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16 January 2013 Cigarette Smoke Exposure Elicits Increased Autophagy and Dysregulation of Mitochondrial Dynamics in Murine Granulosa Cells
Anne Marie Gannon, Martin R. Stämpfli, Warren G. Foster
Author Affiliations +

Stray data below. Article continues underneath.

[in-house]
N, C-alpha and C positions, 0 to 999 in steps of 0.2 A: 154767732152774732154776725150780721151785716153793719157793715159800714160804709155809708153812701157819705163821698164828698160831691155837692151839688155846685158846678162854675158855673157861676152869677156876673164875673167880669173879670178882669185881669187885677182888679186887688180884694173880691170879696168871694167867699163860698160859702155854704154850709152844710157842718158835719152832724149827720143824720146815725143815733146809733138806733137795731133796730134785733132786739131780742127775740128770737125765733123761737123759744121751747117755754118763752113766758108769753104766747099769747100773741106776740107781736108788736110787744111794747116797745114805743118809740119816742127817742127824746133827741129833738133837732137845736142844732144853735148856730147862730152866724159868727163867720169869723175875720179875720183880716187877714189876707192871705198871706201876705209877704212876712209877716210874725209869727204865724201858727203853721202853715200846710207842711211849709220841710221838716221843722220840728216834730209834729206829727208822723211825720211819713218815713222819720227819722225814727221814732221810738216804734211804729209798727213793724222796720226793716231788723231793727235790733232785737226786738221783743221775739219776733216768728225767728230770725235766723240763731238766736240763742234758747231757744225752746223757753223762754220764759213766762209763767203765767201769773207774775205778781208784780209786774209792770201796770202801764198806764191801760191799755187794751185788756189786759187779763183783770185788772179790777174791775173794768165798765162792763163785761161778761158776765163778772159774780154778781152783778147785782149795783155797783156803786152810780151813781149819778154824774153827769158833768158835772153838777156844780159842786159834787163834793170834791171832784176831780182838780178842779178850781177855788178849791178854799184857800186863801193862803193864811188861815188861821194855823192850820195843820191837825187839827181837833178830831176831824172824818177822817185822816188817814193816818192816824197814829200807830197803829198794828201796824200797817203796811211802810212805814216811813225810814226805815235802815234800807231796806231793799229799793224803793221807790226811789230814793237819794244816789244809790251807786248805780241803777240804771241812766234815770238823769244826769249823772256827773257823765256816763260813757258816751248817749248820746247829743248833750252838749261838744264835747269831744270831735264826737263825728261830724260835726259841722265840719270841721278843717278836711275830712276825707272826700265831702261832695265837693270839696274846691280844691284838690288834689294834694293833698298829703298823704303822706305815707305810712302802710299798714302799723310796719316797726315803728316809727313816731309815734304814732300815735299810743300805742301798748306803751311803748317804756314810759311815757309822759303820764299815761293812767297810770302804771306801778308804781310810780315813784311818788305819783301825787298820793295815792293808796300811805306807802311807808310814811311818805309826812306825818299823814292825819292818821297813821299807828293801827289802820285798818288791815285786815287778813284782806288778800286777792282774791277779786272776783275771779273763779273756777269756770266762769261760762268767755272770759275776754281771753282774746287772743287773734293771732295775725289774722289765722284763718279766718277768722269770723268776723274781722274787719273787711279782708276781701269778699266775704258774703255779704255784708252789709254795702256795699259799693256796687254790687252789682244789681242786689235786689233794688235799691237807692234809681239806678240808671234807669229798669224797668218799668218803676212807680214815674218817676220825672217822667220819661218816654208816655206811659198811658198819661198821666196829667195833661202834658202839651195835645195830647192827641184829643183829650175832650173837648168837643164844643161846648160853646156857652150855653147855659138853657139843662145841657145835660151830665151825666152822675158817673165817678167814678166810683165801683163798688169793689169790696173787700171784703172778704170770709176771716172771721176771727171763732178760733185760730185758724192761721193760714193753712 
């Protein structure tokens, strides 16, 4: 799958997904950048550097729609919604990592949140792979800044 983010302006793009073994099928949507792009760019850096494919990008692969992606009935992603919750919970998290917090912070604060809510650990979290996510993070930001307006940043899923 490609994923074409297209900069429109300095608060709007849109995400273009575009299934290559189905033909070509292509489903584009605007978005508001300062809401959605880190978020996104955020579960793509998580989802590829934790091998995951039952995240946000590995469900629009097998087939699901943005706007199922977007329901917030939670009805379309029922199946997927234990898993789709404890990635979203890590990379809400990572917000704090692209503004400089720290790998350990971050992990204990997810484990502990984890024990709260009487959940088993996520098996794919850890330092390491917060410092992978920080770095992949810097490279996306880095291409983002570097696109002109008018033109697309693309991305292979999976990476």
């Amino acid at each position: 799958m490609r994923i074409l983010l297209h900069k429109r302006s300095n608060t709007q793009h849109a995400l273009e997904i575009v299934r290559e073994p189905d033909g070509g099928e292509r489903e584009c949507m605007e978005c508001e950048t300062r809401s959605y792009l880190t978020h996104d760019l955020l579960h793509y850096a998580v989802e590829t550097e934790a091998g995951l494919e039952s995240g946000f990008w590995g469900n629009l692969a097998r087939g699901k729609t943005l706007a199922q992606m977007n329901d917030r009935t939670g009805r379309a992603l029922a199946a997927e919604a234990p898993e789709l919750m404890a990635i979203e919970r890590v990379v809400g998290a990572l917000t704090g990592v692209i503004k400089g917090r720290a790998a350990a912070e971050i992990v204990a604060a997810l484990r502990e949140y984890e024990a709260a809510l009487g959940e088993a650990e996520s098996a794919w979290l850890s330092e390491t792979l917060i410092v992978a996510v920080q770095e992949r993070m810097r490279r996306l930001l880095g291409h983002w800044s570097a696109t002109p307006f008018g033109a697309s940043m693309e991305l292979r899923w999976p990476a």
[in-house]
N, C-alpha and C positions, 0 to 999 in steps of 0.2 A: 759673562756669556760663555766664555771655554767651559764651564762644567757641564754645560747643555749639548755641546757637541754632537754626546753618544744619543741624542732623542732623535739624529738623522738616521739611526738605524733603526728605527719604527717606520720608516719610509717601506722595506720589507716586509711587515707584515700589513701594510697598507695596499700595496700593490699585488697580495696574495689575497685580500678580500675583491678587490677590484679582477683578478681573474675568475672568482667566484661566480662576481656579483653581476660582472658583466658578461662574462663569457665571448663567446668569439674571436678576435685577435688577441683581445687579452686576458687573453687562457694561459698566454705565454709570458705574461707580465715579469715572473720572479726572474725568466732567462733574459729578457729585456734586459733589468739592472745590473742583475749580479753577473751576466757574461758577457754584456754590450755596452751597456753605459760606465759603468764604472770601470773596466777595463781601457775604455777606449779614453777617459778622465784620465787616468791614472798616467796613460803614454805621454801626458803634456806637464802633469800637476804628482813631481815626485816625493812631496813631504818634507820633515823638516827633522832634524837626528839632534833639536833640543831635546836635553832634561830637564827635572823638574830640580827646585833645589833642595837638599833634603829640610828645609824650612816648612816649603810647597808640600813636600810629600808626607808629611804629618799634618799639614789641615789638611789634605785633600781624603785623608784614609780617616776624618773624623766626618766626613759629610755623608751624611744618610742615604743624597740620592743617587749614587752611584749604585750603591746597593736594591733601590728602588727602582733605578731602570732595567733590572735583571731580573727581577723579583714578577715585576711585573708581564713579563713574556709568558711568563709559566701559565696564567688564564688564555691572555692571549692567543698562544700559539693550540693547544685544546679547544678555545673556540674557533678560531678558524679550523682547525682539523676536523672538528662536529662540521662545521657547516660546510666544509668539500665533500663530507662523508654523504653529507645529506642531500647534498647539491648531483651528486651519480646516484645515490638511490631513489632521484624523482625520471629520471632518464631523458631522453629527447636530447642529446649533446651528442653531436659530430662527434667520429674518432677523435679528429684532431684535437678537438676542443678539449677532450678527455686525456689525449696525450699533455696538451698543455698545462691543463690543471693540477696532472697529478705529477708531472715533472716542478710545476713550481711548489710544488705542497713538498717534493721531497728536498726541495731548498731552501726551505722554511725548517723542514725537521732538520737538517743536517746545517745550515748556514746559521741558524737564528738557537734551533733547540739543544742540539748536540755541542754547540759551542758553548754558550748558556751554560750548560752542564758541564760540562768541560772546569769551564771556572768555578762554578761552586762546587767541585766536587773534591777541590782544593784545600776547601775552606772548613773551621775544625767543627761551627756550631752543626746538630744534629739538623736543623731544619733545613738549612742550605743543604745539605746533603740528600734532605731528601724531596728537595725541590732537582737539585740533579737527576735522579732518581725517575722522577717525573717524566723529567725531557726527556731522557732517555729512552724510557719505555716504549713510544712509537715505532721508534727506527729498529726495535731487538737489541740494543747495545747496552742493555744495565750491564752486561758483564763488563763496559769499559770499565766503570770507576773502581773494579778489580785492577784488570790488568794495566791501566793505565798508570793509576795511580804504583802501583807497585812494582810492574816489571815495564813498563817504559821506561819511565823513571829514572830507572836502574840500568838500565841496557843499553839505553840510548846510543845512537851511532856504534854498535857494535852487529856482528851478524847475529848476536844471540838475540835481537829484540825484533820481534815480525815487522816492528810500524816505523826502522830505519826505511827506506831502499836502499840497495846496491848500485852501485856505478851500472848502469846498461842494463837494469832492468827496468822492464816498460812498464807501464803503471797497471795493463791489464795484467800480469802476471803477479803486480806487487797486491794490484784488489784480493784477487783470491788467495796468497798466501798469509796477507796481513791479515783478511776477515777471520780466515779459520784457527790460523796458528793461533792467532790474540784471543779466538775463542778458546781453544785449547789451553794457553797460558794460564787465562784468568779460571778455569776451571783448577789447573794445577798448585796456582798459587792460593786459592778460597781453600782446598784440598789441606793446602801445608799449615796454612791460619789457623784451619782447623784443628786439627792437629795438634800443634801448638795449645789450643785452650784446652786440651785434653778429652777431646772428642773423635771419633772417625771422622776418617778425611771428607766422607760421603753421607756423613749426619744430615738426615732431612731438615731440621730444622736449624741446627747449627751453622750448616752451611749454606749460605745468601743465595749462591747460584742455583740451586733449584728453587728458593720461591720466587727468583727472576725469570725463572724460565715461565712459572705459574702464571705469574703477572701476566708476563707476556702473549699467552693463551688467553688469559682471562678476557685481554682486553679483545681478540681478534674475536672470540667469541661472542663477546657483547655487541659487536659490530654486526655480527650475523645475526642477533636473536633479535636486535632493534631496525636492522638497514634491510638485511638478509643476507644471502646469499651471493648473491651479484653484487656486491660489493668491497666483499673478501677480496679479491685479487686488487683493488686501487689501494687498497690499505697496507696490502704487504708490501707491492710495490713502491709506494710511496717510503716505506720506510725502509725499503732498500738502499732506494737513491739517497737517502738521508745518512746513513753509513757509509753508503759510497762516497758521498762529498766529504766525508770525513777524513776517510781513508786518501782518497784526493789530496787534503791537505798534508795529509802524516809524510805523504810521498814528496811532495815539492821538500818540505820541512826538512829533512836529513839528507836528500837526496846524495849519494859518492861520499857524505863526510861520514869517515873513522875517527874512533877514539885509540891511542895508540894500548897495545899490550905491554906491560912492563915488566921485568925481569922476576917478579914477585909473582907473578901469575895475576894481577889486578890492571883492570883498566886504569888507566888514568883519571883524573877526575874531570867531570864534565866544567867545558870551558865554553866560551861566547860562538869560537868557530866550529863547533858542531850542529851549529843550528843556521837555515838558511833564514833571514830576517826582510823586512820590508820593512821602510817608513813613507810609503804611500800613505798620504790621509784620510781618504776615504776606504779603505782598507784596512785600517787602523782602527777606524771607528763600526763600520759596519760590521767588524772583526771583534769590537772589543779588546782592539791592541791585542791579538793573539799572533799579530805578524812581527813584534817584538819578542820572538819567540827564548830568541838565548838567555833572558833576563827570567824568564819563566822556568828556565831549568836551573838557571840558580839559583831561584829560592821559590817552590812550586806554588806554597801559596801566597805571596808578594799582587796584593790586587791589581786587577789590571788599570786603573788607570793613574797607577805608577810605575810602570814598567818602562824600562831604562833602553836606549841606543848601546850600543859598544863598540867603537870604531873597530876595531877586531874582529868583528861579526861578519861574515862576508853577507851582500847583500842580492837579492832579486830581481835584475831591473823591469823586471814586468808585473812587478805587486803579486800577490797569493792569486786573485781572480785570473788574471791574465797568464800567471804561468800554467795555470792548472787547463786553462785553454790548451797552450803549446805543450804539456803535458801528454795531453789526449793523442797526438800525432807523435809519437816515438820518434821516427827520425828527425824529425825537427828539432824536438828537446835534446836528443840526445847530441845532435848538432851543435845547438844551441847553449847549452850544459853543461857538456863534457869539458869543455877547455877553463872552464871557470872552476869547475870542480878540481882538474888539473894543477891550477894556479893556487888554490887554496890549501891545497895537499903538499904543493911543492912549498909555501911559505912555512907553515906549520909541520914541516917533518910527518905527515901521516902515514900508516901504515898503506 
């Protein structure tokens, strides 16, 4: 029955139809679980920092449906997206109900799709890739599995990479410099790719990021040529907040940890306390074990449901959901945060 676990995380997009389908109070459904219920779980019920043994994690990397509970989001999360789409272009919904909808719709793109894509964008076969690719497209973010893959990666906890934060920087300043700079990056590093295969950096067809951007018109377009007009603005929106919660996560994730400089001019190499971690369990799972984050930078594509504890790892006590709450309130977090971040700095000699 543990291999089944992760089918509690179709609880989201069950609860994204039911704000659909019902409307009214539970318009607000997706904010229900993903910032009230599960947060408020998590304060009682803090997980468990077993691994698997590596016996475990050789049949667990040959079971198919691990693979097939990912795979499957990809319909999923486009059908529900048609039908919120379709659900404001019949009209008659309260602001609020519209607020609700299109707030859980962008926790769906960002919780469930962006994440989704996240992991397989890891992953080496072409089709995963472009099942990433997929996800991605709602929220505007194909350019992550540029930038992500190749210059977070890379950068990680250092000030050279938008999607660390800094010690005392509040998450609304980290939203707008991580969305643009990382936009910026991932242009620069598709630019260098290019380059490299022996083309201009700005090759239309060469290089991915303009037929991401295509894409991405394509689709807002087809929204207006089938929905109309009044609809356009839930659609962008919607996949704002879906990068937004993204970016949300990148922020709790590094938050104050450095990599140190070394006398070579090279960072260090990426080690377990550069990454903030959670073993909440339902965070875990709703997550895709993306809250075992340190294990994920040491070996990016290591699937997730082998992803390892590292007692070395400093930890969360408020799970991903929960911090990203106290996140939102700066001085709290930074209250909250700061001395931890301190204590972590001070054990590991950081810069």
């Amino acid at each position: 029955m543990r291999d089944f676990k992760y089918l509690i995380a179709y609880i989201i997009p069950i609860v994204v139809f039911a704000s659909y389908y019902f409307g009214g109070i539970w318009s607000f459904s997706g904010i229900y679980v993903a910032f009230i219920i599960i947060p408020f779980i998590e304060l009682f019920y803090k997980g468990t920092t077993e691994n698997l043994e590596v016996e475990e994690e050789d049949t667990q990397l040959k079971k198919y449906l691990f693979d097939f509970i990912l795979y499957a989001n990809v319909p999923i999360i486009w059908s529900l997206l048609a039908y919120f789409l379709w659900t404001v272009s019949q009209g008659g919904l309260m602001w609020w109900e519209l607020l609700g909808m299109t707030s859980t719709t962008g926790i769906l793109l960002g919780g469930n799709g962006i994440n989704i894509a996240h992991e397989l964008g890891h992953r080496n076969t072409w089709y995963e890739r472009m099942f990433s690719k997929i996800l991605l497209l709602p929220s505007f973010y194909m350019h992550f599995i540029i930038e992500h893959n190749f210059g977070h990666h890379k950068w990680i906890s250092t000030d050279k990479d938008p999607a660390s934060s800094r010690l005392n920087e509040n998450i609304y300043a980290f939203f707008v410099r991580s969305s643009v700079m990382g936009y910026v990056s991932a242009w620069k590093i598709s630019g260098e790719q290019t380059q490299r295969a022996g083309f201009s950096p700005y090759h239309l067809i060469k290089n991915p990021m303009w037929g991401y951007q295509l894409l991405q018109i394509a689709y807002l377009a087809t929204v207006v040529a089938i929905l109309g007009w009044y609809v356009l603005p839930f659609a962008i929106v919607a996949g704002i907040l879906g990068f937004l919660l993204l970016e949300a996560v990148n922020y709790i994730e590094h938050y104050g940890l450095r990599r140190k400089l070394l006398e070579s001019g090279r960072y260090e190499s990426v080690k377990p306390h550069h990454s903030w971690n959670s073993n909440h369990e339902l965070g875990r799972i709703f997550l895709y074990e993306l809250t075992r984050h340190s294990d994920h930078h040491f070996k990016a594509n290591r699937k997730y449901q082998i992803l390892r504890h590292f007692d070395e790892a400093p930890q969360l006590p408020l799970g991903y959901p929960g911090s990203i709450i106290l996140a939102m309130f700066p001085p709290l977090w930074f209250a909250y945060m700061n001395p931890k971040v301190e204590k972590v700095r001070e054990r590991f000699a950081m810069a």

Cigarette smoking is a lifestyle behavior associated with significant adverse health effects, including subfertility and premature ovarian failure. Cigarette smoke contains a number of chemicals, many of which are involved in the generation of reactive oxygen species, which can lead to apoptosis and autophagy. Autophagy is a fundamental process that removes damaged organelles and proteins through lysosomal degradation. The relevance of autophagy to toxicant-induced changes in ovarian function is largely unexplored. Previously, we reported that exposure to cigarette smoke causes follicle loss, oxidative stress, activation of the autophagy pathway, and decreased expression of manganese superoxide dismutase, which points to altered mitochondrial function. Therefore, our objective here was to test whether exposure to cigarette smoke results in the dysregulation of mitochondrial repair mechanisms leading to loss of follicles via autophagy-mediated granulosa cell death. In this study, mice were exposed to cigarette smoke or room air for 8 wk. The expression of genes and proteins of autophagy and mitochondrial repair factors was measured using quantitative real-time PCR and Western blot analysis, immunohistochemistry, and enzyme-linked immunosorbent assay. Increased expression of parkin and decreased expression of the mitofusins suggest that exposure to cigarette smoke triggers mitochondrial damage. Moreover, the autophagy cascade proteins, BECN1 and LC3, were upregulated, whereas the antagonist BCL2 was downregulated, following treatment. Taken together, our results suggest exposure to cigarette smoke induces dysfunction of mitochondrial repair mechanisms, leading to autophagy-mediated follicle death.